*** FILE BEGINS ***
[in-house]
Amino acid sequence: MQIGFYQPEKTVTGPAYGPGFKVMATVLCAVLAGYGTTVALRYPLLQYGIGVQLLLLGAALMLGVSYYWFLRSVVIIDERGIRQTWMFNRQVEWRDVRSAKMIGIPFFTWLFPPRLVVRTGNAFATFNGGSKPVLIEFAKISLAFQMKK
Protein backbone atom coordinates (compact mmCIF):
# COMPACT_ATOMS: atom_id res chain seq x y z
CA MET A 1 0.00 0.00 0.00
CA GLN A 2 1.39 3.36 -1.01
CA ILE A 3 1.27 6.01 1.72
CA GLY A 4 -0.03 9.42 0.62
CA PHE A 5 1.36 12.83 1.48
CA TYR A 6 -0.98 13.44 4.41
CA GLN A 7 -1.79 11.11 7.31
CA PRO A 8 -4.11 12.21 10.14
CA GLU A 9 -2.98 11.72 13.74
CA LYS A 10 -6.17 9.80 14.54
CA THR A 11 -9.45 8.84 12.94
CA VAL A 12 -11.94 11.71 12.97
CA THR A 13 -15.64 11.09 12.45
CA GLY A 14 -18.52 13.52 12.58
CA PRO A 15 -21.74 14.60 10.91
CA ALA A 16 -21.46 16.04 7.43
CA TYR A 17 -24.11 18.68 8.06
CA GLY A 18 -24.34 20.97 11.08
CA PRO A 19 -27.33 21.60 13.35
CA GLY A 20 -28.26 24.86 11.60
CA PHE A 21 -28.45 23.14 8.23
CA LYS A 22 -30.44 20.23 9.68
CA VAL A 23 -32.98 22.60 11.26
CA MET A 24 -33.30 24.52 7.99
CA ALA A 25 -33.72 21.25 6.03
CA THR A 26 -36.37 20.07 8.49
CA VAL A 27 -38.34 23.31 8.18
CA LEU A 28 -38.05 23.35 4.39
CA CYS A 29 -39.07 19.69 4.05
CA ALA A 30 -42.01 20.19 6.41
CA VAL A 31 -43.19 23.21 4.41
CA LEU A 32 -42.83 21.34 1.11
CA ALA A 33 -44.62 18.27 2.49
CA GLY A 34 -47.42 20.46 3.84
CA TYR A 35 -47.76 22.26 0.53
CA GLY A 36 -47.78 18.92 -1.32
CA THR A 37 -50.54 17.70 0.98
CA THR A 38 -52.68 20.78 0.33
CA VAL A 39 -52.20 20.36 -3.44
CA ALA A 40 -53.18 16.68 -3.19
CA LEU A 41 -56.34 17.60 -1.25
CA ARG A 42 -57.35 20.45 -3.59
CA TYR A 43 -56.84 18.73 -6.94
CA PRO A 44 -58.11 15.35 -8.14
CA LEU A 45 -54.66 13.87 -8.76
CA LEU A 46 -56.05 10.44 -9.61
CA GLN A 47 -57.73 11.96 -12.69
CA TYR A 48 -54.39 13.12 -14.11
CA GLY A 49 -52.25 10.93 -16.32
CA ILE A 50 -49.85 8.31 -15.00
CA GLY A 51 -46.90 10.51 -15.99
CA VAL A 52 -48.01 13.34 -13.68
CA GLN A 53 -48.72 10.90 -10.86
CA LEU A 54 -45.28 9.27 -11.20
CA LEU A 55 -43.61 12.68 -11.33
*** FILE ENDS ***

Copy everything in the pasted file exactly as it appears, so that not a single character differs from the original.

[in-house]
Amino acid sequence: MQIGFYQPEKTVTGPAYGPGFKVMATVLCAVLAGYGTTVALRYPLLQYGIGVQLLLLGAALMLGVSYYWFLRSVVIIDERGIRQTWMFNRQVEWRDVRSAKMIGIPFFTWLFPPRLVVRTGNAFATFNGGSKPVLIEFAKISLAFQMKK
Protein backbone atom coordinates (compact mmCIF):
# COMPACT_ATOMS: atom_id res chain seq x y z
CA MET A 1 0.00 0.00 0.00
CA GLN A 2 1.39 3.36 -1.01
CA ILE A 3 1.27 6.01 1.72
CA GLY A 4 -0.03 9.42 0.62
CA PHE A 5 1.36 12.83 1.48
CA TYR A 6 -0.98 13.44 4.41
CA GLN A 7 -1.79 11.11 7.31
CA PRO A 8 -4.11 12.21 10.14
CA GLU A 9 -2.98 11.72 13.74
CA LYS A 10 -6.17 9.80 14.54
CA THR A 11 -9.45 8.84 12.94
CA VAL A 12 -11.94 11.71 12.97
CA THR A 13 -15.64 11.09 12.45
CA GLY A 14 -18.52 13.52 12.58
CA PRO A 15 -21.74 14.60 10.91
CA ALA A 16 -21.46 16.04 7.43
CA TYR A 17 -24.11 18.68 8.06
CA GLY A 18 -24.34 20.97 11.08
CA PRO A 19 -27.33 21.60 13.35
CA GLY A 20 -28.26 24.86 11.60
CA PHE A 21 -28.45 23.14 8.23
CA LYS A 22 -30.44 20.23 9.68
CA VAL A 23 -32.98 22.60 11.26
CA MET A 24 -33.30 24.52 7.99
CA ALA A 25 -33.72 21.25 6.03
CA THR A 26 -36.37 20.07 8.49
CA VAL A 27 -38.34 23.31 8.18
CA LEU A 28 -38.05 23.35 4.39
CA CYS A 29 -39.07 19.69 4.05
CA ALA A 30 -42.01 20.19 6.41
CA VAL A 31 -43.19 23.21 4.41
CA LEU A 32 -42.83 21.34 1.11
CA ALA A 33 -44.62 18.27 2.49
CA GLY A 34 -47.42 20.46 3.84
CA TYR A 35 -47.76 22.26 0.53
CA GLY A 36 -47.78 18.92 -1.32
CA THR A 37 -50.54 17.70 0.98
CA THR A 38 -52.68 20.78 0.33
CA VAL A 39 -52.20 20.36 -3.44
CA ALA A 40 -53.18 16.68 -3.19
CA LEU A 41 -56.34 17.60 -1.25
CA ARG A 42 -57.35 20.45 -3.59
CA TYR A 43 -56.84 18.73 -6.94
CA PRO A 44 -58.11 15.35 -8.14
CA LEU A 45 -54.66 13.87 -8.76
CA LEU A 46 -56.05 10.44 -9.61
CA GLN A 47 -57.73 11.96 -12.69
CA TYR A 48 -54.39 13.12 -14.11
CA GLY A 49 -52.25 10.93 -16.32
CA ILE A 50 -49.85 8.31 -15.00
CA GLY A 51 -46.90 10.51 -15.99
CA VAL A 52 -48.01 13.34 -13.68
CA GLN A 53 -48.72 10.90 -10.86
CA LEU A 54 -45.28 9.27 -11.20
CA LEU A 55 -43.61 12.68 -11.33